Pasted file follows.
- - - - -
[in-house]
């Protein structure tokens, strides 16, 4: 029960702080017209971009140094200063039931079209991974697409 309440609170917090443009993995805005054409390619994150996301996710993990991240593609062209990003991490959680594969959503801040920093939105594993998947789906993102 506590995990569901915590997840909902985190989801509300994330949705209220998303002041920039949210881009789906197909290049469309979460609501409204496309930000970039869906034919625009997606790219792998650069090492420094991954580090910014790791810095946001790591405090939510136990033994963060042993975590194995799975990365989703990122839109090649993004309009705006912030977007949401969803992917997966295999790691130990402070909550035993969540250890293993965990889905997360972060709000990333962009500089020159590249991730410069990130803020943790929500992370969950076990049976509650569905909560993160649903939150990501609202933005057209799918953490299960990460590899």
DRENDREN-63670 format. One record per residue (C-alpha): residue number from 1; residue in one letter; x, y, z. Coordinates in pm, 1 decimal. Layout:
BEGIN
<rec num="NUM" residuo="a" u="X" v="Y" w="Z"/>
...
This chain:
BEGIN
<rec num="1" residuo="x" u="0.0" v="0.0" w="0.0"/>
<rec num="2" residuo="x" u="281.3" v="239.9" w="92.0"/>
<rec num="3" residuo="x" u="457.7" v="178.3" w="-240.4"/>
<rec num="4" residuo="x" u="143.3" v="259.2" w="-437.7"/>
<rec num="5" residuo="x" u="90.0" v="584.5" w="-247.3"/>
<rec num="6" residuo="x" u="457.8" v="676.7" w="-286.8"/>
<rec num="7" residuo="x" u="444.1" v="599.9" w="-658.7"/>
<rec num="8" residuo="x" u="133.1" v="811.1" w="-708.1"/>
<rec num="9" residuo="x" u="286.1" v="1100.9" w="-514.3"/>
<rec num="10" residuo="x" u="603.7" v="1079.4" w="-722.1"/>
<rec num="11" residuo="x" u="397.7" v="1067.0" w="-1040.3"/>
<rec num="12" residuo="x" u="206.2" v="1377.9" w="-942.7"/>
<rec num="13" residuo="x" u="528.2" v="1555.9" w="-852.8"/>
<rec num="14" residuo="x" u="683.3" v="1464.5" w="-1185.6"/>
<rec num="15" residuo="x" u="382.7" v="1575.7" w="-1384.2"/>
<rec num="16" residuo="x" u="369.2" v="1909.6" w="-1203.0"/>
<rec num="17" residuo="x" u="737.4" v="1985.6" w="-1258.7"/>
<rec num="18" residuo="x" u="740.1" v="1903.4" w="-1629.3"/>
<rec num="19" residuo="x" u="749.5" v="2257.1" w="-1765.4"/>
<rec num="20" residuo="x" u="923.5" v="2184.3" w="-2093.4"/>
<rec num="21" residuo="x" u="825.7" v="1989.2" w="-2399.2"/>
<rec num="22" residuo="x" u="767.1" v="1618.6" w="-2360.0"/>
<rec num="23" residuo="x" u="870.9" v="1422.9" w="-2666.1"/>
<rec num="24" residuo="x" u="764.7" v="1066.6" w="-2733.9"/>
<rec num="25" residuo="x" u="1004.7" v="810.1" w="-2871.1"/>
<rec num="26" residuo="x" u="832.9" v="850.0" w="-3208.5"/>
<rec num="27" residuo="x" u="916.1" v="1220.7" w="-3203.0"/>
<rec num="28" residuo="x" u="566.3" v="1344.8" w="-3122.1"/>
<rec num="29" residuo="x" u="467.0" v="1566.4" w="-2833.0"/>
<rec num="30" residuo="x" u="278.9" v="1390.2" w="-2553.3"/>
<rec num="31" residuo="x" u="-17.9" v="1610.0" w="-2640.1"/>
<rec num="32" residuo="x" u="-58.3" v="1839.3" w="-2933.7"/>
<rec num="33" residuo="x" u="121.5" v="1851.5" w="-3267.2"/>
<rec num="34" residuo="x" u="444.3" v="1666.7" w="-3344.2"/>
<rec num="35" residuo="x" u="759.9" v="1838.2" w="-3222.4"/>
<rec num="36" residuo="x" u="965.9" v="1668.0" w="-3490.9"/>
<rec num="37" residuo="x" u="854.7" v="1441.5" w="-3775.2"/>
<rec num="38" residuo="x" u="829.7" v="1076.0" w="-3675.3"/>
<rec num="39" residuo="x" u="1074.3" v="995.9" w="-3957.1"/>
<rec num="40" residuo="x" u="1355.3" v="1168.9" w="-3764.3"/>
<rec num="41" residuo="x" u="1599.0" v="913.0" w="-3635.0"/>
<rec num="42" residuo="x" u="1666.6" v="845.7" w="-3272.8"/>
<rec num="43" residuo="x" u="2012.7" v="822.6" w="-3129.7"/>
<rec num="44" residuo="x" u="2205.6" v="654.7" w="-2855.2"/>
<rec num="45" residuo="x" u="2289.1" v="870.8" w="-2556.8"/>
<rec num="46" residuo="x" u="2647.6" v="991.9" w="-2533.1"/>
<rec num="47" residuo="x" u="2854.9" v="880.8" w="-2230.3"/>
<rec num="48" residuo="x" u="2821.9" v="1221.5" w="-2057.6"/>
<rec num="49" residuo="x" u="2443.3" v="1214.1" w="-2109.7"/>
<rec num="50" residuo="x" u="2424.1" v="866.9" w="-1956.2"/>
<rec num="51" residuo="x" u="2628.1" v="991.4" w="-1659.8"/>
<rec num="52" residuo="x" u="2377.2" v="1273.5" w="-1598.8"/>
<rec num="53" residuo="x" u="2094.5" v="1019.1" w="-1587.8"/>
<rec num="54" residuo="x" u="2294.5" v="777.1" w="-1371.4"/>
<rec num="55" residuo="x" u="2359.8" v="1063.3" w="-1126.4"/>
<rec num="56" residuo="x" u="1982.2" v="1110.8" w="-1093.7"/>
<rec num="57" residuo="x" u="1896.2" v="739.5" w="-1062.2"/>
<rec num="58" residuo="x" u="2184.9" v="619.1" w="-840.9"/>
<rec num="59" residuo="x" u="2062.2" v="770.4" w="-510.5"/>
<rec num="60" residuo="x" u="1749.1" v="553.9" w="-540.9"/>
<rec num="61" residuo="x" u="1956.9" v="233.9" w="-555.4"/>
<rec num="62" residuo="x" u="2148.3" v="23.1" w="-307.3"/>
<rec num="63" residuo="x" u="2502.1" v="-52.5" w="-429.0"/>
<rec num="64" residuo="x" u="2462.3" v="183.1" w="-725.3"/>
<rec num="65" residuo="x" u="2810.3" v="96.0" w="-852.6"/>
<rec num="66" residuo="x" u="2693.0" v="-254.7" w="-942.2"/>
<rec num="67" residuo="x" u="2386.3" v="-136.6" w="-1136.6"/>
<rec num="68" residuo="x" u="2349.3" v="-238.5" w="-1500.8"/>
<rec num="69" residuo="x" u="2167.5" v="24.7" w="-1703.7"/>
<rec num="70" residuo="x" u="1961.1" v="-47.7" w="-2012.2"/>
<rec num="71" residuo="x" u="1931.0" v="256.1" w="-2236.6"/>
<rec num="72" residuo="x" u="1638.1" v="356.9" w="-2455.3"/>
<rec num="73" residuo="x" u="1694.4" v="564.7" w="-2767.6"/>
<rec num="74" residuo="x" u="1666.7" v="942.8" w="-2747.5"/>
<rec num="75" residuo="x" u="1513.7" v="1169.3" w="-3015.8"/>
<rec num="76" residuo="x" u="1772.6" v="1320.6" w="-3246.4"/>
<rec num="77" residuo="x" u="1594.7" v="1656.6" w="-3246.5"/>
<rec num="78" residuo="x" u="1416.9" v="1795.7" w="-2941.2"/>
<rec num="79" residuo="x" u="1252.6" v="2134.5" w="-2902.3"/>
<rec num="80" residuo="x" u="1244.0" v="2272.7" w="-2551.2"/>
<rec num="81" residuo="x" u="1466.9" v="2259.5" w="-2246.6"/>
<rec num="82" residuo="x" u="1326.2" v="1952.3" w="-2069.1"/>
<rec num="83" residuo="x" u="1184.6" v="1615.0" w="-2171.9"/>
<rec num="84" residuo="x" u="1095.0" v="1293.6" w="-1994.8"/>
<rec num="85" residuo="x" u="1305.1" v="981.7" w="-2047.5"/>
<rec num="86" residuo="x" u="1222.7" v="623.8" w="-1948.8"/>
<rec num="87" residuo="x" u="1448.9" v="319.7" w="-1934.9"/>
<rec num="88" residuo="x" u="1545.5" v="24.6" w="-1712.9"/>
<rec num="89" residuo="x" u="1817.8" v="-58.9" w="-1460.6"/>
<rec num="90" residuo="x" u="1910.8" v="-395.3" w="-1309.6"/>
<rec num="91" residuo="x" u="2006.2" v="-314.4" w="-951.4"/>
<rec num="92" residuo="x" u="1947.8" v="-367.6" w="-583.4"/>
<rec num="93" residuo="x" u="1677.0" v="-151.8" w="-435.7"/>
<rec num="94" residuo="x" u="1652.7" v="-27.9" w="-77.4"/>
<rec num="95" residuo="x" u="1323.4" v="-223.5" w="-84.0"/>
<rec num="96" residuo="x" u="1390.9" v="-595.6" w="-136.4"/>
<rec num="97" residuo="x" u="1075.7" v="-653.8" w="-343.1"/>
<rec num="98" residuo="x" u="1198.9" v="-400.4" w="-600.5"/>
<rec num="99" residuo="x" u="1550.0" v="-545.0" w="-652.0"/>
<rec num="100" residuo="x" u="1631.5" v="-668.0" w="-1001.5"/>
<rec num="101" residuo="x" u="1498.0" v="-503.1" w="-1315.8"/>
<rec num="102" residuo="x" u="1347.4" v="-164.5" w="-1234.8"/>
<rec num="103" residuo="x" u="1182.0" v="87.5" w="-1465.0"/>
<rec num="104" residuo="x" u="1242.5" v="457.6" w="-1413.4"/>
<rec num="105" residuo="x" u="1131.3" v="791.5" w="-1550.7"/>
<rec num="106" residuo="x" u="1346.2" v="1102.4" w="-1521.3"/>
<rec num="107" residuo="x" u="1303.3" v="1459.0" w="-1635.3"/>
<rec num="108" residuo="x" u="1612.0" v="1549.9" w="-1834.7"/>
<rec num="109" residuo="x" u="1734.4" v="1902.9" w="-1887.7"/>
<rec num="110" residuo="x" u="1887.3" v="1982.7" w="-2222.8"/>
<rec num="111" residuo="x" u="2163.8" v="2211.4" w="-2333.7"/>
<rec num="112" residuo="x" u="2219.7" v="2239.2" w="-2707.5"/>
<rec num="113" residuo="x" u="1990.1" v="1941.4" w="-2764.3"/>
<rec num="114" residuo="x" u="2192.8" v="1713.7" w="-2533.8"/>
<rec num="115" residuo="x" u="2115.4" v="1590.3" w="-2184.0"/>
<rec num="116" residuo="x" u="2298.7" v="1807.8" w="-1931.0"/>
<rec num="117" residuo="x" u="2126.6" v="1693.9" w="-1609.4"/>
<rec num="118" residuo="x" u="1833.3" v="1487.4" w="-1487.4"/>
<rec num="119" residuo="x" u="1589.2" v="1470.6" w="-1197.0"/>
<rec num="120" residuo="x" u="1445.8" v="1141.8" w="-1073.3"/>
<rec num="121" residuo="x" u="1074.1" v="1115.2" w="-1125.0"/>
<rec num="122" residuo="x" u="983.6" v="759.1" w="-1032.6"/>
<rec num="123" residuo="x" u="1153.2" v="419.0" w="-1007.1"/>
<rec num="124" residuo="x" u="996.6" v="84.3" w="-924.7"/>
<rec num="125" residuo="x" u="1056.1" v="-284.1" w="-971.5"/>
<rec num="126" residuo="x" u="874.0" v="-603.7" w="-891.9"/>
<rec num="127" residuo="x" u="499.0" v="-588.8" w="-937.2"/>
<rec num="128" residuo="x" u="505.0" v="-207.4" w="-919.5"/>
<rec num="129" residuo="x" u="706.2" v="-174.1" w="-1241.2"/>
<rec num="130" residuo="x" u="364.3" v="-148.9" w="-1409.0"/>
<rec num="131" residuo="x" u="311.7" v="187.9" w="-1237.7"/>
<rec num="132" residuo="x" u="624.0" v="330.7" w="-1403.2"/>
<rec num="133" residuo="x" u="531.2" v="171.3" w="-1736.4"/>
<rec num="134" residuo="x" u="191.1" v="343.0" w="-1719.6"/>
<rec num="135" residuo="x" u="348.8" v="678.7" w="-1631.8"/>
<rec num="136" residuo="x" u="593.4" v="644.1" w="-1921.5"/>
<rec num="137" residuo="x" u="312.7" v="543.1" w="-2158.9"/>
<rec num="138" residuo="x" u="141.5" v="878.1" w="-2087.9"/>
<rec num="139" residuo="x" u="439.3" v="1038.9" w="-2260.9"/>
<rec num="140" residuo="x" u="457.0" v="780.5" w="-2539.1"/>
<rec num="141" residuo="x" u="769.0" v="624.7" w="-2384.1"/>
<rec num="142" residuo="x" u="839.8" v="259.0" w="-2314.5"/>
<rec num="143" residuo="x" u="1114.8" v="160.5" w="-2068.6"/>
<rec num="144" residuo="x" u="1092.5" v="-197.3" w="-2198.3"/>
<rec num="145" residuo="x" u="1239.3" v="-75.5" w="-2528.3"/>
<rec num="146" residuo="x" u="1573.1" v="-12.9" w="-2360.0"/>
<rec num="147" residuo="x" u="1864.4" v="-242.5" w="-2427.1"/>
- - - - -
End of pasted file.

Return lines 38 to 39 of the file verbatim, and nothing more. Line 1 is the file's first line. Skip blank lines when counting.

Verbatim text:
<rec num="30" residuo="x" u="278.9" v="1390.2" w="-2553.3"/>
<rec num="31" residuo="x" u="-17.9" v="1610.0" w="-2640.1"/>